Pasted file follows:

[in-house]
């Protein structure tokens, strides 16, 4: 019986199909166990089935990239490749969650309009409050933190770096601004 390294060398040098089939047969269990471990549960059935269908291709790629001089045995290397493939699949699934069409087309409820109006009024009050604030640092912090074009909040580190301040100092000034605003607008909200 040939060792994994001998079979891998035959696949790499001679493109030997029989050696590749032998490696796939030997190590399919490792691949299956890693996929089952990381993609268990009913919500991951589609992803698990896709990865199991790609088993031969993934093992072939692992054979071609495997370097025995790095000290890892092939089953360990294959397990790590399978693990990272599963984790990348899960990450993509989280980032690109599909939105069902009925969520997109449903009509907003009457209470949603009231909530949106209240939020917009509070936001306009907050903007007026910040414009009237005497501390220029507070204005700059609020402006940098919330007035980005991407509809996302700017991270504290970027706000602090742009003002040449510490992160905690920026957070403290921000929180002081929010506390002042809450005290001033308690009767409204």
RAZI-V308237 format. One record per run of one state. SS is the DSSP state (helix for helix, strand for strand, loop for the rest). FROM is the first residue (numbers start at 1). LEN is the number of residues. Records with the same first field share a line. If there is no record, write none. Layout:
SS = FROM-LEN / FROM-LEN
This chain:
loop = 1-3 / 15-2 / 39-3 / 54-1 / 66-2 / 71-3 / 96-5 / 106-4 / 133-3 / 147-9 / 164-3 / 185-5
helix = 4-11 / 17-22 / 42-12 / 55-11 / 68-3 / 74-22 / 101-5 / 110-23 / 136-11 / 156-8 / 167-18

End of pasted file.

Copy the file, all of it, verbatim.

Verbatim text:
[in-house]
């Protein structure tokens, strides 16, 4: 019986199909166990089935990239490749969650309009409050933190770096601004 390294060398040098089939047969269990471990549960059935269908291709790629001089045995290397493939699949699934069409087309409820109006009024009050604030640092912090074009909040580190301040100092000034605003607008909200 040939060792994994001998079979891998035959696949790499001679493109030997029989050696590749032998490696796939030997190590399919490792691949299956890693996929089952990381993609268990009913919500991951589609992803698990896709990865199991790609088993031969993934093992072939692992054979071609495997370097025995790095000290890892092939089953360990294959397990790590399978693990990272599963984790990348899960990450993509989280980032690109599909939105069902009925969520997109449903009509907003009457209470949603009231909530949106209240939020917009509070936001306009907050903007007026910040414009009237005497501390220029507070204005700059609020402006940098919330007035980005991407509809996302700017991270504290970027706000602090742009003002040449510490992160905690920026957070403290921000929180002081929010506390002042809450005290001033308690009767409204």
RAZI-V308237 format. One record per run of one state. SS is the DSSP state (helix for helix, strand for strand, loop for the rest). FROM is the first residue (numbers start at 1). LEN is the number of residues. Records with the same first field share a line. If there is no record, write none. Layout:
SS = FROM-LEN / FROM-LEN
This chain:
loop = 1-3 / 15-2 / 39-3 / 54-1 / 66-2 / 71-3 / 96-5 / 106-4 / 133-3 / 147-9 / 164-3 / 185-5
helix = 4-11 / 17-22 / 42-12 / 55-11 / 68-3 / 74-22 / 101-5 / 110-23 / 136-11 / 156-8 / 167-18